The aerospace industry is far trickier to break into than the auto industry. With one exception, Brazil, every country now competing in the global aircraft-manufacturing market was already doing so soon after World War II. According to a paper (PDF) from the University of Michigan’s business school, Brazil is the only new country since 1960 to manufacture civil aircraft at a rate of more than one plane per month. Moreover, newcomers to the aircraft manufacturing business, Brazil included, tend to focus on smaller planes. Beyond Boeing and Airbus, the major global producers of civil aircraft for international sale are firms like Brazil’s Embraer, Canada’s Bombardier, and Russia’s Sukhoi, all of which focus on regional jets.
Yet China’s civil aircraft-manufacturing industry is growing at a rapid clip and Chinese officials are setting lofty goals. China currently manufactures only small turboprop planes, including a sixty-seat jet called the MA60 and a model called the ARJ21 that can seat up to ninety-five people. China also makes helicopters, transport planes, and an array of sophisticated warplanes. But in March 2007 the country grabbed headlines by announcing plans to manufacture large, wide-body aircraft (Guardian) on a scale intended to compete with industry leaders Boeing and Airbus. Xu Guanhua, China’s science and technology minister, said that building a wide-body passenger aircraft ranked first among China’s research priorities.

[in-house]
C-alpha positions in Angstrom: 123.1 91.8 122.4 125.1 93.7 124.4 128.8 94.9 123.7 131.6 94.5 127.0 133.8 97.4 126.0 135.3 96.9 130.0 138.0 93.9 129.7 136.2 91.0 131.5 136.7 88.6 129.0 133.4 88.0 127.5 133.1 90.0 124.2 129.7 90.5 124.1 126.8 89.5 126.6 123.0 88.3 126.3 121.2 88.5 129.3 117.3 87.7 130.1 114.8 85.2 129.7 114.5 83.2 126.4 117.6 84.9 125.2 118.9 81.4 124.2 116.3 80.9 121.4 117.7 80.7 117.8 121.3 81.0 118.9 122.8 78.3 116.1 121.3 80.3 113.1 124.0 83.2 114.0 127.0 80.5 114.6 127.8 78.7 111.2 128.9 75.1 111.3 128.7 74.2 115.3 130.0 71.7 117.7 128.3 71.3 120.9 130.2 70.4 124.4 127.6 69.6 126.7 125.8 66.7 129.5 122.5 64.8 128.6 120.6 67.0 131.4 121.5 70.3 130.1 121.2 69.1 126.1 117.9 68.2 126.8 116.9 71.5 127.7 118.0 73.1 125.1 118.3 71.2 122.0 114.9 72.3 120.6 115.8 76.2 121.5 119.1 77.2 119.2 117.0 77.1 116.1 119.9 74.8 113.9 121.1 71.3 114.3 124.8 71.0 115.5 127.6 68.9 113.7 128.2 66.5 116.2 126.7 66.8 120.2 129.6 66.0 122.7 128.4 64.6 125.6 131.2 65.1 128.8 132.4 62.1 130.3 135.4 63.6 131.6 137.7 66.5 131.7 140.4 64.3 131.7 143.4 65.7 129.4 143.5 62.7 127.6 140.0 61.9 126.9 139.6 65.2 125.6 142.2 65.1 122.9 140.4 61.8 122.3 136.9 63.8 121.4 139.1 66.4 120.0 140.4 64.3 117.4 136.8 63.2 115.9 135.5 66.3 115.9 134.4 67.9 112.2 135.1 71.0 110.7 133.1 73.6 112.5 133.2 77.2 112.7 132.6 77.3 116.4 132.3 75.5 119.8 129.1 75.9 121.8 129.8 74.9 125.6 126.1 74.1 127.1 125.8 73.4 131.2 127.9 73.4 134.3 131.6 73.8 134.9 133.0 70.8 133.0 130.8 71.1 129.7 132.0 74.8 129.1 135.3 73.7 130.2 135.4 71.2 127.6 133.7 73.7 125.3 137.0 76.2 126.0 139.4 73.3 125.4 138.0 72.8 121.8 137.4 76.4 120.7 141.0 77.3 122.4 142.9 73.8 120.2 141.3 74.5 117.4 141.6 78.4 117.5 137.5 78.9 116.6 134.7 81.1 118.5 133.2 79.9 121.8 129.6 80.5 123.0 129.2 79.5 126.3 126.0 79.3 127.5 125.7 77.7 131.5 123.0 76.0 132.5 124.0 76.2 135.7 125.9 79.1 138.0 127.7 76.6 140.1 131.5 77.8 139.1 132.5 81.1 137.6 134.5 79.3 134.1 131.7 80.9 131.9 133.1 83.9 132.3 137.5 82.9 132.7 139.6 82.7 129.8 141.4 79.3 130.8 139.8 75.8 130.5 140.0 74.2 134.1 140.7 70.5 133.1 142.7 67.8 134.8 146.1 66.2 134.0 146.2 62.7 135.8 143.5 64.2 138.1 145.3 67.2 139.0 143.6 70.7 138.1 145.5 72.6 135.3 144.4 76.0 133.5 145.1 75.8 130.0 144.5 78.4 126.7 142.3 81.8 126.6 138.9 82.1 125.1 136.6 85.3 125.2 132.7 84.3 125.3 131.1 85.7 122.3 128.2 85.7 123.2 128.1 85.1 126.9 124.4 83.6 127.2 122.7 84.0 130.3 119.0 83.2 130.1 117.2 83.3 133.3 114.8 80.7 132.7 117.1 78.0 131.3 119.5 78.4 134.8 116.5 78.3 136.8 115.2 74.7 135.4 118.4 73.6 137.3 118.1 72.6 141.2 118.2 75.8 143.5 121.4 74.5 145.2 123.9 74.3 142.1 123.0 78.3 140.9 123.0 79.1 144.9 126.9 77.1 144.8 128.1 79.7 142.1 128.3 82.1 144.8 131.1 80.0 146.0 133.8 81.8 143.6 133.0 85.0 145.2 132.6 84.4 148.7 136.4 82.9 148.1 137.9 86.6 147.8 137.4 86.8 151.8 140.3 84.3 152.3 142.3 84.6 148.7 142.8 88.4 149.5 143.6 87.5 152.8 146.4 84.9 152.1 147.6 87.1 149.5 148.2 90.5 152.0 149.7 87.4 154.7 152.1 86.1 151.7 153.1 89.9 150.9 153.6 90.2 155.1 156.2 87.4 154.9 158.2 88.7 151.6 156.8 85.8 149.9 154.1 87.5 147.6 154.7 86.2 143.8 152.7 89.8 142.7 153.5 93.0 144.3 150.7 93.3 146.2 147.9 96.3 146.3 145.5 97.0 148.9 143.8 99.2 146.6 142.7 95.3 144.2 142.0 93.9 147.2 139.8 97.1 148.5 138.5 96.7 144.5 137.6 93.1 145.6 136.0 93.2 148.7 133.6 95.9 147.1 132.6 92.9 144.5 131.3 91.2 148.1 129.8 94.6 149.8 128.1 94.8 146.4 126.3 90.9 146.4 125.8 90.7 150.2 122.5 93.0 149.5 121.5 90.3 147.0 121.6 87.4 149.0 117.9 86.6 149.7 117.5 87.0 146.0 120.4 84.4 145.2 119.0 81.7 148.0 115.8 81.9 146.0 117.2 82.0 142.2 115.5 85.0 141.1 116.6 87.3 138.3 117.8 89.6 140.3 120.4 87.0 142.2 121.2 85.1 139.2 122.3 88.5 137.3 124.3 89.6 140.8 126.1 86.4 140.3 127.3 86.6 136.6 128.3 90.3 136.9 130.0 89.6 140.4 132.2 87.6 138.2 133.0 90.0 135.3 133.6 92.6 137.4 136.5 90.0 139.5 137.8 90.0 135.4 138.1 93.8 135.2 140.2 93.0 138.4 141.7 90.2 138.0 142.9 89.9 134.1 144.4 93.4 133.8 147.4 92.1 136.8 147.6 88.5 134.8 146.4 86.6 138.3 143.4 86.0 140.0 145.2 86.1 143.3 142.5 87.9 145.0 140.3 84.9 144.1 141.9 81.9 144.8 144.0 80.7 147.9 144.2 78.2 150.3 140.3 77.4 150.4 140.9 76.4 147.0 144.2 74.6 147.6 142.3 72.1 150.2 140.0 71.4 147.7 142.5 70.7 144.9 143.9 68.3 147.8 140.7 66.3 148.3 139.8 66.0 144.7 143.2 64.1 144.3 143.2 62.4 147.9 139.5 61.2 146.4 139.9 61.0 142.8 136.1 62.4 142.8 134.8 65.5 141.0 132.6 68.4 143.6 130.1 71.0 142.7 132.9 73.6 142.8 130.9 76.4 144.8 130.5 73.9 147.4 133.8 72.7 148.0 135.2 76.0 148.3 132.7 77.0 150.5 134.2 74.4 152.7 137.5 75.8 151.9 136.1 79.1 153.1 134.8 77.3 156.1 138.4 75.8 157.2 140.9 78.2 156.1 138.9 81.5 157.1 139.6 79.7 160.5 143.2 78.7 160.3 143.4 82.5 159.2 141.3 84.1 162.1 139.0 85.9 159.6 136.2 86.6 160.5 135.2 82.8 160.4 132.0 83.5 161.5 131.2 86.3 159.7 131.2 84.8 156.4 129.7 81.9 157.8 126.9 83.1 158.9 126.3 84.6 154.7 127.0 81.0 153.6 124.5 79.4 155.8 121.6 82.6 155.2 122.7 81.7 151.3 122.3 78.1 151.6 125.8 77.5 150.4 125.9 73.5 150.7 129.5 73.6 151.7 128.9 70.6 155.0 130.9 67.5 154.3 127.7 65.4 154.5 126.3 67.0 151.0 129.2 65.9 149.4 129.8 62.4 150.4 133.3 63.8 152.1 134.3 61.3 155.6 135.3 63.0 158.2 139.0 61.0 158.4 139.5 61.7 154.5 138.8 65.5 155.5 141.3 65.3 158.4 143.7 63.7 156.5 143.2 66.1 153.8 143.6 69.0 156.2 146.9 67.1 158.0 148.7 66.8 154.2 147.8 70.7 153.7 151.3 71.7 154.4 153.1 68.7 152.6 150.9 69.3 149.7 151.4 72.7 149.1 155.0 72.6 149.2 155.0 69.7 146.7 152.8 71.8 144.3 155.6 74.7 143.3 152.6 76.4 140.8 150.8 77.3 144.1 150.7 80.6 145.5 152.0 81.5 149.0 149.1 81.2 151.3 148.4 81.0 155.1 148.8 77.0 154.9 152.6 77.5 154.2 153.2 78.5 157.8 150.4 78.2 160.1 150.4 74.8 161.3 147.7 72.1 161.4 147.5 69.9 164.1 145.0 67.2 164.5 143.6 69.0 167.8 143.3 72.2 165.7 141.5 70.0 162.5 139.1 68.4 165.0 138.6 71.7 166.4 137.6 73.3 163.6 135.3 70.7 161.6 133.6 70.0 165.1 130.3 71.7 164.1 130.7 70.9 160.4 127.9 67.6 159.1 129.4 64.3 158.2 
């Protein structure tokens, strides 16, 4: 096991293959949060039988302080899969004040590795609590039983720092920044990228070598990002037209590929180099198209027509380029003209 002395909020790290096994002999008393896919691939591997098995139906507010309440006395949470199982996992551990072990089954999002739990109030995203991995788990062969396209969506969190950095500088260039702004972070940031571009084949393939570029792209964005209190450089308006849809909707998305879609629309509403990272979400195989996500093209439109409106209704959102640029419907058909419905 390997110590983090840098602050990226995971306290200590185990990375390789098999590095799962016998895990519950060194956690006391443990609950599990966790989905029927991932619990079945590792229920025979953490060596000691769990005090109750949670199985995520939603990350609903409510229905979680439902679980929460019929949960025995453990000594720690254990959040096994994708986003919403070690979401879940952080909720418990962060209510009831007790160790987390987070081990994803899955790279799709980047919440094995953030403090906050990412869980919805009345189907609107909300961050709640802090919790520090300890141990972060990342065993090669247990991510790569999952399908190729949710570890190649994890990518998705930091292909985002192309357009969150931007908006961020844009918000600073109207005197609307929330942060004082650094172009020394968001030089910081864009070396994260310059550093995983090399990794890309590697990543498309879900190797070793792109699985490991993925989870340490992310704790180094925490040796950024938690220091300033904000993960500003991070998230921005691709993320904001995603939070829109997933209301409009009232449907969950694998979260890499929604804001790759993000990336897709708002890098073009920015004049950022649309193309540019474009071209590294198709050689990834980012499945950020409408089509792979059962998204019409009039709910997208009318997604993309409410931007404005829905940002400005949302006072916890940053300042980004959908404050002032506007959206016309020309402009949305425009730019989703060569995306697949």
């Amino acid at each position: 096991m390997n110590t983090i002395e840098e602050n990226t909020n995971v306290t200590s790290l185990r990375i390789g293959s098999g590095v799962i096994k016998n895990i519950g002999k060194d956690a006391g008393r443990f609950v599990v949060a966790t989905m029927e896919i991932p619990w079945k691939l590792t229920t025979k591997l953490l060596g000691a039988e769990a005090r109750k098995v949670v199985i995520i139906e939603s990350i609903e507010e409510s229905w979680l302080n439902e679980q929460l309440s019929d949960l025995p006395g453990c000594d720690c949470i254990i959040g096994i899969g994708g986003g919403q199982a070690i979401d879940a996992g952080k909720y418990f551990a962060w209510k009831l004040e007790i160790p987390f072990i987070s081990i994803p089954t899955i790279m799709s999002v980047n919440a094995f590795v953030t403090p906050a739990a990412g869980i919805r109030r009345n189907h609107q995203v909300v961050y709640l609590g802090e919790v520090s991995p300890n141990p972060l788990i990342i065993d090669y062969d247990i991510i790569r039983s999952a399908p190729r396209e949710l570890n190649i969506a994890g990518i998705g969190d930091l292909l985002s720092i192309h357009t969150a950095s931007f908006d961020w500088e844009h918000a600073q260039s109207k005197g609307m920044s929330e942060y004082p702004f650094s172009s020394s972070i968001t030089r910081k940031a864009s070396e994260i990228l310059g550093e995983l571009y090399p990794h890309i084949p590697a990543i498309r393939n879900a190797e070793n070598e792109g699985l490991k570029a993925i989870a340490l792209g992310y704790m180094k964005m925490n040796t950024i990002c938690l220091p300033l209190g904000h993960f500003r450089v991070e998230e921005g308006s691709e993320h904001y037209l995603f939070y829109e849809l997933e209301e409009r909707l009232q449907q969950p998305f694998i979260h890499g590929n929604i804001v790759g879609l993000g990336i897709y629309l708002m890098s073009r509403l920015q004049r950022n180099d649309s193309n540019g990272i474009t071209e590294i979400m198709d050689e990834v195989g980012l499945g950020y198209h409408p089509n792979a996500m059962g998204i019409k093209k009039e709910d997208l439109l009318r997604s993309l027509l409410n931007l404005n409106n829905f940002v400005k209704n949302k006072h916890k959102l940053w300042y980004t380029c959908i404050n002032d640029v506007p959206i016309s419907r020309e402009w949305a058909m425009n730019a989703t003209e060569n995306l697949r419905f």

Even by the most optimistic of timetables, China won’t be competing with Boeing and Airbus in the large passenger plane market for at least ten to fifteen years. The Economist says the country has a “long runway ahead,” noting that “the depth or expertise needed to build a wide-bodied airliner is still lacking.” John W. Bruns, Boeing’s senior executive based in China, says the country is “a couple decades away” from being able to realistically approach major international carriers with its planes. “They haven’t established their brand and their credibility in the marketplace yet, and they’ve got a long way to go to do that,” says Bruns.